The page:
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Vinciane Debaille: Feet on the ground, head in Mars

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Laetitia Theunis

Chimiste et océanographe de formation, Laetitia a troqué son tablier de chercheur contre une plume de journaliste par passion pour la vulgarisation scientifique. Elle a fait ses armes au Soir, avant de rejoindre le Vif et de devenir rédactrice en chef du Daily Science. Adepte de la randonnée et de la cuisine sauvage, elle aime s'immerger dans la nature et sortir des sentiers battus.

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Understanding the formation of the red planet is her mantra. To give herself the opportunity of doing so, Vinciane Debaille leads expeditions into the Antarctic with the aim of collecting Martian meteorites. Three years ago she joined the NASA team which gathers samples of rocks found on Mars.

She could easily have pictured herself being an astronaut, and would have loved to take part in a crewed flight to Mars. But myopia thwarted these plans. No matter, it is from the Earth that Vinciane Debaille, a geologist who runs the G-TIME (Geochemistry: Tracing with Isotopes, Minerals, and Elements) laboratory at the ULB, carries out studies of the red planet. During her polar expeditions she surveys the Antarctic continent, on the lookout for Martian meteorites which have fallen onto the ice.

Polar expedition

To help her in her quest, two research associates from her laboratory have created a treasure map identifying the blue ice zones endowed with similar characteristics to those where geologists have already discovered rich concentrations of meteorites in the past. To achieve this, they have assembled, within a single artificial intelligence (AI) algorithm, all of the currently available knowledge concerning these sites: satellite data, certainly, but also field observations of the temperature and the speed at which the ice advances, and information about the continental relief.

Last February, together with her team, Vinciane Debaille set off to spend three weeks in the Antarctic to verify if the areas surrounding the Belgian Princess Elisabeth research station were indeed zones of meteorite accumulation, as the AI had indicated. She was able to benefit from the Belgian polar explorer Alain Hubert having opened up routes to avoid dangerous areas, in particular crevasses, sometimes at the cost of major detours. But she also had to set up camp at -10°C and travel dozens of kilometres on a snowmobile in the sastrugi, snow dunes hardened by the wind.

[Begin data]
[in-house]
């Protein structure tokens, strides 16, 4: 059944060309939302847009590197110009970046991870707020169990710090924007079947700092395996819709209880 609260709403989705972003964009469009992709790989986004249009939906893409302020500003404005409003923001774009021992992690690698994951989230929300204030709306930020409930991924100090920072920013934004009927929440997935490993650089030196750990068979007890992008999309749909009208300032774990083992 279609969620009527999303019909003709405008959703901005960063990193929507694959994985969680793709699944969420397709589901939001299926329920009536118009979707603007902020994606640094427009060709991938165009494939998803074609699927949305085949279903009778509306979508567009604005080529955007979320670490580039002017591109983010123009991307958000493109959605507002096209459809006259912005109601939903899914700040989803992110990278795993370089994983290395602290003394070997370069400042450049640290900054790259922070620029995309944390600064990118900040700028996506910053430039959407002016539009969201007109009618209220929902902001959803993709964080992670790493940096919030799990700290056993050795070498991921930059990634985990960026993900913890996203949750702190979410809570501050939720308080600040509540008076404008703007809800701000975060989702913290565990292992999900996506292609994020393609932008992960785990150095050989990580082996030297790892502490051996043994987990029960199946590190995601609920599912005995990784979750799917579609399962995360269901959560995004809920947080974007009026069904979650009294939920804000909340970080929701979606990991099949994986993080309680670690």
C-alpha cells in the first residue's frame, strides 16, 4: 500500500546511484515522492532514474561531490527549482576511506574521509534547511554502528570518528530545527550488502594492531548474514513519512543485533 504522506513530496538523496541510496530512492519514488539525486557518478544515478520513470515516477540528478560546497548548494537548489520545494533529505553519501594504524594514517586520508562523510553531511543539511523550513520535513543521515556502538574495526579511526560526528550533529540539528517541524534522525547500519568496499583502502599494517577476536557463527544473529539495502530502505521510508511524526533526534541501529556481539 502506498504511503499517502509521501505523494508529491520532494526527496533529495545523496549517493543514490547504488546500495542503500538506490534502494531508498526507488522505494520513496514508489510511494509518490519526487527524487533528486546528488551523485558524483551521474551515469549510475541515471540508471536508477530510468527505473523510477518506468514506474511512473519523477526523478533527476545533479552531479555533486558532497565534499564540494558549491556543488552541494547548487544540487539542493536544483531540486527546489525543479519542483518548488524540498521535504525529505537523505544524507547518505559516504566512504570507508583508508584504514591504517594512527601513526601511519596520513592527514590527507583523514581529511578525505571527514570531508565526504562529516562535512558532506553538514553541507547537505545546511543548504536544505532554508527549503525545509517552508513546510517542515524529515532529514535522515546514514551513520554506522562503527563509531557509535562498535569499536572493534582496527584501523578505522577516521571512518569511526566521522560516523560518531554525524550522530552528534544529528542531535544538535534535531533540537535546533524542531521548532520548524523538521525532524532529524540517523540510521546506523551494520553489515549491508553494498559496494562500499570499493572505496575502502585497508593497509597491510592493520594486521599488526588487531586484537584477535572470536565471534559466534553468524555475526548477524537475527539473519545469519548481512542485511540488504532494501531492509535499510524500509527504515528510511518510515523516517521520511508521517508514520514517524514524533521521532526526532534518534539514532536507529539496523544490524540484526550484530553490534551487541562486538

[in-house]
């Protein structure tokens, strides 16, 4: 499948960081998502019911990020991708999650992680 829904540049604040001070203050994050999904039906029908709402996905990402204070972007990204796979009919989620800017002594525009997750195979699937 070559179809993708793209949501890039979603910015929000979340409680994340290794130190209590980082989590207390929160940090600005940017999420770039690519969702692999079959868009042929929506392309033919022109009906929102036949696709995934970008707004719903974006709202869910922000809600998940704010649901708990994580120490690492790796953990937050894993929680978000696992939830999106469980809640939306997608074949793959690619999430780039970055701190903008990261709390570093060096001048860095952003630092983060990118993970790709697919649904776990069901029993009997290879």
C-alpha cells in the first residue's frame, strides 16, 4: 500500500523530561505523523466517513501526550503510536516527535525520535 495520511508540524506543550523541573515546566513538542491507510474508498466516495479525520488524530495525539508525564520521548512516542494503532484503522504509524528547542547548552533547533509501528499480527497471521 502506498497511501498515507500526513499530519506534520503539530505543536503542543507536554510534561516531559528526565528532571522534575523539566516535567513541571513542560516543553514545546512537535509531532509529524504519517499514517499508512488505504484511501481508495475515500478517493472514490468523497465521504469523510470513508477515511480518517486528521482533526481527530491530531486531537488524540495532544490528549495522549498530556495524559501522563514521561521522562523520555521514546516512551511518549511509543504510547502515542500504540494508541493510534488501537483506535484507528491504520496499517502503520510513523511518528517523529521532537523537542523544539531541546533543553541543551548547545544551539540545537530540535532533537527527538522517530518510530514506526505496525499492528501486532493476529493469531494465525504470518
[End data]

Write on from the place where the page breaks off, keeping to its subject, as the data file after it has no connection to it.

‘It was quite a short mission compared to previous ones because, for the first time, we were not certain that we would find any meteorites. We therefore ventured into three zones identified by the algorithm. We quickly realised that, unfortunately, they contained numerous Earth-origin rocks: they consisted of dark clusters on the ice, making it difficult to identify meteorites at a glance. Every little black dot not being a meteorite, which explains why we in the end brought back less than in previous missions.’

Looking for meteorites in the Antarctic © Vinciane Debaille

‘After a week at the first site, the harvest was good, but not extraordinary. Later on, not having found any meteorites at the two other sites, our morale was at its lowest point. And then, on the very last day of the mission, since the weather was good, we decided to return to the first site, but this time from the east. Taking that direction turned out to be an inspired choice: very late on in the day, we found a meteorite weighing 7.6 kilos! It’s a relatively rare event to discover such a large meteorite.’

To avoid contaminating it, the team was not allowed to touch the meteorite. Consequently, in order to pick it up, the scientists had to use their ingenuity and improvise a solution. They wrapped it in aluminium sheets, then in large plastic sheets, and finally in bubble wrap to protect it during transportation. Having been kept frozen since its discovery, it is now waiting to yield up its secrets.

Vinciane Debaille in front of the 7.6kg meteorite © Maria Schonbachler